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Adele Mary Younghusband (1878-1969) Two Maori Wahine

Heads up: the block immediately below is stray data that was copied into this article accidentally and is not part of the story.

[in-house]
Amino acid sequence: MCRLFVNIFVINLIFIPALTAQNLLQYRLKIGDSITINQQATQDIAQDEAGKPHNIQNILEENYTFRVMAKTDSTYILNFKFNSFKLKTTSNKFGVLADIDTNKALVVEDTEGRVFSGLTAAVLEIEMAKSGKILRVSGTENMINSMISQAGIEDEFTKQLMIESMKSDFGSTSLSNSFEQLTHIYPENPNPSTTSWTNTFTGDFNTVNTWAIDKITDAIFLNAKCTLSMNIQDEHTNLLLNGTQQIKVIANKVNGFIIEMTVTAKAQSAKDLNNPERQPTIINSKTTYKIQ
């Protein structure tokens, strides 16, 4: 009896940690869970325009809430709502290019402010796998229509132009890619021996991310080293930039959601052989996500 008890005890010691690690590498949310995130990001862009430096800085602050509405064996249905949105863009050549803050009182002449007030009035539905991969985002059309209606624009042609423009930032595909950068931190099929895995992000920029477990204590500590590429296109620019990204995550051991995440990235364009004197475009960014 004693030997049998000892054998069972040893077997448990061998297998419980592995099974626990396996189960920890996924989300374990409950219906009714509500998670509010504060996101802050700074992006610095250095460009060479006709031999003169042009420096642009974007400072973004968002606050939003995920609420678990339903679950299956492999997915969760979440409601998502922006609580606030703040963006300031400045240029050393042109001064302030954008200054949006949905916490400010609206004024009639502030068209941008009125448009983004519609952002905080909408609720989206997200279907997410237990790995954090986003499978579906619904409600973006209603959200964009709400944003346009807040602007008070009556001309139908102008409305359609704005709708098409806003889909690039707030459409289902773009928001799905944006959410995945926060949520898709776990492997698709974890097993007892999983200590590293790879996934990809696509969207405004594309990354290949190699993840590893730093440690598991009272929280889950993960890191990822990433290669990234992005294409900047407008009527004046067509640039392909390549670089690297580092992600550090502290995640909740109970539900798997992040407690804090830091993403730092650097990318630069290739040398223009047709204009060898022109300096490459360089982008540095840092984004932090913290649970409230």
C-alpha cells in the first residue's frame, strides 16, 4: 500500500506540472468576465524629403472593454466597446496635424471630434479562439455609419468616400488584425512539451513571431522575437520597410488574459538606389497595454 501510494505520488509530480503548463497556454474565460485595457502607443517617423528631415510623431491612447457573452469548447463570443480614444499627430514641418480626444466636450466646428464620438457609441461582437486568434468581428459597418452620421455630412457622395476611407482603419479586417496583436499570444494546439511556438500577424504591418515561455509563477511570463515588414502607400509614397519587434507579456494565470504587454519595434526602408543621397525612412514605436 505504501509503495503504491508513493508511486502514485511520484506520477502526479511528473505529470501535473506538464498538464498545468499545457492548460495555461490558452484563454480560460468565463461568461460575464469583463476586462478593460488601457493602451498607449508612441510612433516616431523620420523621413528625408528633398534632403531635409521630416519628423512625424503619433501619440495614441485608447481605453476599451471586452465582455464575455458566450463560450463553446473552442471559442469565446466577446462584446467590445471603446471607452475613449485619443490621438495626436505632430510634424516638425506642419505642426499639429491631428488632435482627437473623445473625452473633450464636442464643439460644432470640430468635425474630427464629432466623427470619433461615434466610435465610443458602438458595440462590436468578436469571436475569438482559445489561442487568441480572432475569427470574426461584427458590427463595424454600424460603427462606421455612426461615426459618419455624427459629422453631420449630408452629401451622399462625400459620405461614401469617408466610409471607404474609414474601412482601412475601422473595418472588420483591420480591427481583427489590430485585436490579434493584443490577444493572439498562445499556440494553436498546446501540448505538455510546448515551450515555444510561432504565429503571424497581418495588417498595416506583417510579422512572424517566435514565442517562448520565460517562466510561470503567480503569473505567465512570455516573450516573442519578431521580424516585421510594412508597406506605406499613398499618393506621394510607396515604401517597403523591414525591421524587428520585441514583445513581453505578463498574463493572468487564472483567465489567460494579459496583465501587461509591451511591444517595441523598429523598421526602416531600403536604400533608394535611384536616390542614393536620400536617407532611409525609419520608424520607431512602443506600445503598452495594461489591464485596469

oil on canvas, signed and dated 1928. 595 x 445. Exhibited: Adele Younghusband, Whangarei Art Museum, Whangarei, 2007 - 2008. Ferner Galleries, Auckland, 2007. Illustrated: Spring Catalogue, Ferner Galleries, 2007, p. 78-79. Described by some as a New Zealand surrealist, Adele Younghusband was a woman of strong beliefs who painted angels and Maori myths as well as conventional landscapes and still lifes. Adela Mary Roche was born at Ngaroto in the Waikato where Hungerford Roche, her Dublin-born father, was the first Pakeha to farm Her sister, Fanny Osborne, was a botanical artist. Learning her trade of photographic retouching from pictorialist Harry Gaze in Hamilton, she studied painting with Horace Moore-Jones before marrying Gisborne grocer Frank Younghusband in 1905 and bearing three children. Unmistakeably modern in her outlook, she divorced her husband in 1917 and moved to Whangarei to open her own photographic business, becoming famous there as the first woman to bob her hair. Daughter Joyce’s death precipitated a move to Dargaville in 1927 but, by 1930, she had returned to city life and opened a photographic studio in Devonport, Auckland. For a decade between 1926 and 1936, Maori subjects predominated in her work. This can be attributed to her time in Northland, with its large non-urbanised M?ori population. Unlike depictions of M?ori by such artists as Charles F. Goldie, Younghusband’s work demonstrated a connection to earlier women artists, such as Frances Hodgkins and Mina Arndt, who portrayed Maori in a more sympathetic, less anthropological vein. Five watercolours of Maori myths from 1936 are in the collection of the Waikato Museum of Art and History along with an oil painting entitled The Poi Dancer (1929). Other significant works with Maori subjects include a mural in Hamilton’s Anglican Chapel of St Anne, another in its Theosophical Society building and Tane, God of the Forests (1929), which was commissioned from the artist to hang in the newly constructed Mahinarangi Meeting House at Tarangawaewae. Works by Adele Younghusband are held in most institutional gallery collections in New Zealand, the largest group is made up of the 24 paintings she gifted to the Whangarei Art Museum in 1954. The collection now contains 130 works by the artist, including photographs, prints and drawings. Maori Wahine shows two women dressed in traditional korowai and prominently displaying precious pounamu hei tiki. The elder of the two is seated before woven baskets holding kamara for a hanga and behind is the open doorway of a wharenui, with a pataka (food store) and palisade beyond. In contrast to the images of smiling wahine from an earlier period, these women look wary, their gaze fixed on someone or something beyond the viewer. Standing proud and erect, the younger of the two holds a mere pounamu in her right hand. Rather than relics of a dying race, these women are represented as symbols of Maori strength and hope for the future. Linda Tyler